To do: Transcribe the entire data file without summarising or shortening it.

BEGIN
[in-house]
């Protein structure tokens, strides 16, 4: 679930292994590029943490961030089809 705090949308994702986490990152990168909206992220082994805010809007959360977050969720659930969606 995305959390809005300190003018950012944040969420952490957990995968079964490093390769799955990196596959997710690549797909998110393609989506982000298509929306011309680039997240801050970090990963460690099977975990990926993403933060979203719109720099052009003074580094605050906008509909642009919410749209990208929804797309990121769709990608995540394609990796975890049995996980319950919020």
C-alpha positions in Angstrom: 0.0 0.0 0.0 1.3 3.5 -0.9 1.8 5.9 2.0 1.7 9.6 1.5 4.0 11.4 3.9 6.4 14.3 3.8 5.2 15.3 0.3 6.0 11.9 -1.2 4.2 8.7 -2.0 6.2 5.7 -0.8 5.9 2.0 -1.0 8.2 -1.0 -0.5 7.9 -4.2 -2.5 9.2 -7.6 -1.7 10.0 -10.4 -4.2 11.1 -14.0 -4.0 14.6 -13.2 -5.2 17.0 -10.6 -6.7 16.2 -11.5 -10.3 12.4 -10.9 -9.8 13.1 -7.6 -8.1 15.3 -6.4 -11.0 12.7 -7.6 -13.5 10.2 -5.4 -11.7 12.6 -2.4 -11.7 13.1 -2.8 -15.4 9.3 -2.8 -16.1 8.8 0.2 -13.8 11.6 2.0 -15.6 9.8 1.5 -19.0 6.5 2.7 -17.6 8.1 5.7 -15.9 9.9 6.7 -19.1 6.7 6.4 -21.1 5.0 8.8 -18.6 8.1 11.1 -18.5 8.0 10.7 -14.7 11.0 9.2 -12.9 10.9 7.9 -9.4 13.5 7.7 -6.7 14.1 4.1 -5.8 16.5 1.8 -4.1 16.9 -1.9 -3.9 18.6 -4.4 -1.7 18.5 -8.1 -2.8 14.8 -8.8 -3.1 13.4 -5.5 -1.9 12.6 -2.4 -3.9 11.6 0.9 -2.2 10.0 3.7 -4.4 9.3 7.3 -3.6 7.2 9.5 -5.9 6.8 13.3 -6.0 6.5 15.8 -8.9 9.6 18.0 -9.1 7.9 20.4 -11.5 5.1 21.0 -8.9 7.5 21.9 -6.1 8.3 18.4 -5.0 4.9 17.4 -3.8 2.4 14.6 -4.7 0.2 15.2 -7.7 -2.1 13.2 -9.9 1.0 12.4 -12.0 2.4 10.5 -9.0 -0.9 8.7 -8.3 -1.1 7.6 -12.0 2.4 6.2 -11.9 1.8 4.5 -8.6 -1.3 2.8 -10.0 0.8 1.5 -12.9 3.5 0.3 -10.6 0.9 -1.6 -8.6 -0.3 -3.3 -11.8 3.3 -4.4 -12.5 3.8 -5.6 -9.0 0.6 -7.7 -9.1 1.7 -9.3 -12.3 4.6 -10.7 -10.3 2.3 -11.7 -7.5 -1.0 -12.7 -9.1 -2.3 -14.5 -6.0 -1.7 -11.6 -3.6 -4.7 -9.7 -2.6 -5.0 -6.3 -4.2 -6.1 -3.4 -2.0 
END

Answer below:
[in-house]
């Protein structure tokens, strides 16, 4: 679930292994590029943490961030089809 705090949308994702986490990152990168909206992220082994805010809007959360977050969720659930969606 995305959390809005300190003018950012944040969420952490957990995968079964490093390769799955990196596959997710690549797909998110393609989506982000298509929306011309680039997240801050970090990963460690099977975990990926993403933060979203719109720099052009003074580094605050906008509909642009919410749209990208929804797309990121769709990608995540394609990796975890049995996980319950919020």
C-alpha positions in Angstrom: 0.0 0.0 0.0 1.3 3.5 -0.9 1.8 5.9 2.0 1.7 9.6 1.5 4.0 11.4 3.9 6.4 14.3 3.8 5.2 15.3 0.3 6.0 11.9 -1.2 4.2 8.7 -2.0 6.2 5.7 -0.8 5.9 2.0 -1.0 8.2 -1.0 -0.5 7.9 -4.2 -2.5 9.2 -7.6 -1.7 10.0 -10.4 -4.2 11.1 -14.0 -4.0 14.6 -13.2 -5.2 17.0 -10.6 -6.7 16.2 -11.5 -10.3 12.4 -10.9 -9.8 13.1 -7.6 -8.1 15.3 -6.4 -11.0 12.7 -7.6 -13.5 10.2 -5.4 -11.7 12.6 -2.4 -11.7 13.1 -2.8 -15.4 9.3 -2.8 -16.1 8.8 0.2 -13.8 11.6 2.0 -15.6 9.8 1.5 -19.0 6.5 2.7 -17.6 8.1 5.7 -15.9 9.9 6.7 -19.1 6.7 6.4 -21.1 5.0 8.8 -18.6 8.1 11.1 -18.5 8.0 10.7 -14.7 11.0 9.2 -12.9 10.9 7.9 -9.4 13.5 7.7 -6.7 14.1 4.1 -5.8 16.5 1.8 -4.1 16.9 -1.9 -3.9 18.6 -4.4 -1.7 18.5 -8.1 -2.8 14.8 -8.8 -3.1 13.4 -5.5 -1.9 12.6 -2.4 -3.9 11.6 0.9 -2.2 10.0 3.7 -4.4 9.3 7.3 -3.6 7.2 9.5 -5.9 6.8 13.3 -6.0 6.5 15.8 -8.9 9.6 18.0 -9.1 7.9 20.4 -11.5 5.1 21.0 -8.9 7.5 21.9 -6.1 8.3 18.4 -5.0 4.9 17.4 -3.8 2.4 14.6 -4.7 0.2 15.2 -7.7 -2.1 13.2 -9.9 1.0 12.4 -12.0 2.4 10.5 -9.0 -0.9 8.7 -8.3 -1.1 7.6 -12.0 2.4 6.2 -11.9 1.8 4.5 -8.6 -1.3 2.8 -10.0 0.8 1.5 -12.9 3.5 0.3 -10.6 0.9 -1.6 -8.6 -0.3 -3.3 -11.8 3.3 -4.4 -12.5 3.8 -5.6 -9.0 0.6 -7.7 -9.1 1.7 -9.3 -12.3 4.6 -10.7 -10.3 2.3 -11.7 -7.5 -1.0 -12.7 -9.1 -2.3 -14.5 -6.0 -1.7 -11.6 -3.6 -4.7 -9.7 -2.6 -5.0 -6.3 -4.2 -6.1 -3.4 -2.0 